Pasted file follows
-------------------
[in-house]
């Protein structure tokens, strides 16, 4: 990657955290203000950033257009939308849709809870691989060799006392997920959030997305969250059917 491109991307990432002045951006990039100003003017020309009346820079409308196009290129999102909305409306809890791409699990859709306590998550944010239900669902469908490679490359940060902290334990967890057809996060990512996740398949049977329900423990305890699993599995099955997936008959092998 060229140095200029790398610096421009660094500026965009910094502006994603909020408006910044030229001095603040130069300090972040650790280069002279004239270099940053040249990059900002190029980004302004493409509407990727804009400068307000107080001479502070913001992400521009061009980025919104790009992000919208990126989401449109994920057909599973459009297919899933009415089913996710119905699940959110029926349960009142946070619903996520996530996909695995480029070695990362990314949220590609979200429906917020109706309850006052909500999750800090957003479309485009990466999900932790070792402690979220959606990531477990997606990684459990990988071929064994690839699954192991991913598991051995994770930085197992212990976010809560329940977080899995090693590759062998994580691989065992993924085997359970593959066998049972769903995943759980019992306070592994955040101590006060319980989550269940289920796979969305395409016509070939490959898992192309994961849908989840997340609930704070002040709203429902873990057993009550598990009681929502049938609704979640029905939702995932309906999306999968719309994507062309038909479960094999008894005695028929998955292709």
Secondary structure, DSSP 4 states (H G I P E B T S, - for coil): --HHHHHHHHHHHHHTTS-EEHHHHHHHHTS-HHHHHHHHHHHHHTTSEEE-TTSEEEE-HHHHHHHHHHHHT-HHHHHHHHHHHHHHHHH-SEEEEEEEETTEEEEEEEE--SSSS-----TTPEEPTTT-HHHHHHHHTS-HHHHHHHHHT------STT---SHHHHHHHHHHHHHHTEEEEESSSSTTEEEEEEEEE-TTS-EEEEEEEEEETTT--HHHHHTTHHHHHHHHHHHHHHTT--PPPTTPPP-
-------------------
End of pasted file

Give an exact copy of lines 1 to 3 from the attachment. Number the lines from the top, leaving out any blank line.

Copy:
[in-house]
């Protein structure tokens, strides 16, 4: 990657955290203000950033257009939308849709809870691989060799006392997920959030997305969250059917 491109991307990432002045951006990039100003003017020309009346820079409308196009290129999102909305409306809890791409699990859709306590998550944010239900669902469908490679490359940060902290334990967890057809996060990512996740398949049977329900423990305890699993599995099955997936008959092998 060229140095200029790398610096421009660094500026965009910094502006994603909020408006910044030229001095603040130069300090972040650790280069002279004239270099940053040249990059900002190029980004302004493409509407990727804009400068307000107080001479502070913001992400521009061009980025919104790009992000919208990126989401449109994920057909599973459009297919899933009415089913996710119905699940959110029926349960009142946070619903996520996530996909695995480029070695990362990314949220590609979200429906917020109706309850006052909500999750800090957003479309485009990466999900932790070792402690979220959606990531477990997606990684459990990988071929064994690839699954192991991913598991051995994770930085197992212990976010809560329940977080899995090693590759062998994580691989065992993924085997359970593959066998049972769903995943759980019992306070592994955040101590006060319980989550269940289920796979969305395409016509070939490959898992192309994961849908989840997340609930704070002040709203429902873990057993009550598990009681929502049938609704979640029905939702995932309906999306999968719309994507062309038909479960094999008894005695028929998955292709």
Secondary structure, DSSP 4 states (H G I P E B T S, - for coil): --HHHHHHHHHHHHHTTS-EEHHHHHHHHTS-HHHHHHHHHHHHHTTSEEE-TTSEEEE-HHHHHHHHHHHHT-HHHHHHHHHHHHHHHHH-SEEEEEEEETTEEEEEEEE--SSSS-----TTPEEPTTT-HHHHHHHHTS-HHHHHHHHHT------STT---SHHHHHHHHHHHHHHTEEEEESSSSTTEEEEEEEEE-TTS-EEEEEEEEEETTT--HHHHHTTHHHHHHHHHHHHHHTT--PPPTTPPP-